It’s inevitable that as we age, our brains get smaller. Nerves die off, losing their connections, and that leads to a thinned out network feeding our thinking functions. But brain shrinkage isn’t inevitable, according to the latest study of elderly adults.
In recent years, as more research reveals the benefits of staying both physically and mentally active into the golden years, health officials have been urging older people to exercise more and stay mentally engaged by maintaining a rich network of friends and family connections and by learning new skills to keep their brains sharp. Crossword puzzles, learning a new language, playing board games — anything that requires some thought can do the trick.
But researchers wanted to know whether physical activity or mental activity was better at keeping cognitive functions intact, or whether there was something about the combination that helped elderly stay sharp. So in the new study, researchers examined the medical records of 638 people from Scotland born in 1936. At age 70, the participants filled out questionnaires detailing their exercise habits as well as how often they engaged in stimulating mental and social activities. When they turned 73, the scientists took MRIs of their brains and matched their size, as well as any changes in the volume of white matter, which makes up the web of nerves that connect various brain regions, to the volunteers’ questionnaire answers.
The participants reported a range of physical activity, from household chores to heavy exercise or playing competitive sports several times a week. Over the three years, those who exercised the most had the largest brains, and showed the least shrinkage in white matter compared to those who were the least active, suggesting regular exercise in old age could protect the brain from age-related decline. Those who reported engaging in more intellectual pursuits didn’t show the same benefit.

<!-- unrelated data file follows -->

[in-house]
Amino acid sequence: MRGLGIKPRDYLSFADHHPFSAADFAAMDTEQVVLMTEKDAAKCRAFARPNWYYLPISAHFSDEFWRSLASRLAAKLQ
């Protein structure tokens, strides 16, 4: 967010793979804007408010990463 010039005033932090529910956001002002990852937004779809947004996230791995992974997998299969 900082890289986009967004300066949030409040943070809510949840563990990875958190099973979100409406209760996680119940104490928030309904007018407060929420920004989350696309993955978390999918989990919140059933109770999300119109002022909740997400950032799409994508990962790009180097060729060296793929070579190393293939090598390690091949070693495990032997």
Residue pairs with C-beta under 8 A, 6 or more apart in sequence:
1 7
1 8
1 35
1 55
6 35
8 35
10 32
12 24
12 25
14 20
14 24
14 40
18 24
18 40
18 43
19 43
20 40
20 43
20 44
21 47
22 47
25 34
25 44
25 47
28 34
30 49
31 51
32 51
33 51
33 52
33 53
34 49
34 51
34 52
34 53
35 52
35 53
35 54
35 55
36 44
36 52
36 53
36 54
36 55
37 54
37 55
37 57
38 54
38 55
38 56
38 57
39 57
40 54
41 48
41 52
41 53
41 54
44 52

“People in their seventies who participated in more physical exercise, including walking several times a week, had less brain shrinkage and other signs of aging in the brain than those who were less physically active,” said study author Alan J. Gow from the University of Edinburgh in Scotland in a statement. “On the other hand, our study showed no real benefit to participating in mentally and socially stimulating activities on brain size, as seen on MRI scans, over the three-year time frame.”
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Previously, four studies presented at the Alzheimer’s Association International Conference in Vancouver also found that elderly adults who exercised regularly, including taking walks, working with light weights and aerobic training, had fewer “senior moments” and improved memory than those who were more sedentary.
Taken together, the findings contradict the traditional belief that older people inevitably become more frail physically, and less sharp mentally. The most recent studies also suggest that aging processes, including the decline in cognitive functions, isn’t permanent, but can be slowed by relatively moderate interventions such as walking.
How physical activity protects the brain still isn’t clear, but the researchers speculate that consistent exercise, particularly aerobic activities, promotes heart health, which in turn keeps nutrient-rich blood flowing to the brain to nourish neurons. People who are more physically active may also be healthier to begin with, both physically and mentally. “The possibility that physical activity is a proxy for better general health should not be overlooked,” the authors write. Either way, the latest findings, coupled with previous results, suggest that physical activity can be good for both the body and the brain, even into old age.
The study was published in n Neurology, the medical journal of the American Academy of Neurology.